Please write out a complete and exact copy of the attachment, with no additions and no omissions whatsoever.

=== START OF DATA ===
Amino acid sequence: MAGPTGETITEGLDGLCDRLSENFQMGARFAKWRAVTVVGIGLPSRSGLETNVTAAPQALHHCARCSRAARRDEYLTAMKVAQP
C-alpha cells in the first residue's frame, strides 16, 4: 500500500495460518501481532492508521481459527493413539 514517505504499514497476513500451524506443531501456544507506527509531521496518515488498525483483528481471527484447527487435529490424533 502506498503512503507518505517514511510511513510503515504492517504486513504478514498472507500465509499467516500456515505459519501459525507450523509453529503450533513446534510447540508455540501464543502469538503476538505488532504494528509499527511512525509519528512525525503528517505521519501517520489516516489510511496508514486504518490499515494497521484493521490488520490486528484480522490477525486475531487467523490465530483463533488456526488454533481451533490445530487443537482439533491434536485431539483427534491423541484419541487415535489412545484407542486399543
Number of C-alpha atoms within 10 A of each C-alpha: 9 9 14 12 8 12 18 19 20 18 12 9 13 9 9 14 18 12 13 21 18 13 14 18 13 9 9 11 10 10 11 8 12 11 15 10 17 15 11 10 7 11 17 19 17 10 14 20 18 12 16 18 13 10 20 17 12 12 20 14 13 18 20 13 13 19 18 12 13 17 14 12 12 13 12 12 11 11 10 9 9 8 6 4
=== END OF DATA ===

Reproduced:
Amino acid sequence: MAGPTGETITEGLDGLCDRLSENFQMGARFAKWRAVTVVGIGLPSRSGLETNVTAAPQALHHCARCSRAARRDEYLTAMKVAQP
C-alpha cells in the first residue's frame, strides 16, 4: 500500500495460518501481532492508521481459527493413539 514517505504499514497476513500451524506443531501456544507506527509531521496518515488498525483483528481471527484447527487435529490424533 502506498503512503507518505517514511510511513510503515504492517504486513504478514498472507500465509499467516500456515505459519501459525507450523509453529503450533513446534510447540508455540501464543502469538503476538505488532504494528509499527511512525509519528512525525503528517505521519501517520489516516489510511496508514486504518490499515494497521484493521490488520490486528484480522490477525486475531487467523490465530483463533488456526488454533481451533490445530487443537482439533491434536485431539483427534491423541484419541487415535489412545484407542486399543
Number of C-alpha atoms within 10 A of each C-alpha: 9 9 14 12 8 12 18 19 20 18 12 9 13 9 9 14 18 12 13 21 18 13 14 18 13 9 9 11 10 10 11 8 12 11 15 10 17 15 11 10 7 11 17 19 17 10 14 20 18 12 16 18 13 10 20 17 12 12 20 14 13 18 20 13 13 19 18 12 13 17 14 12 12 13 12 12 11 11 10 9 9 8 6 4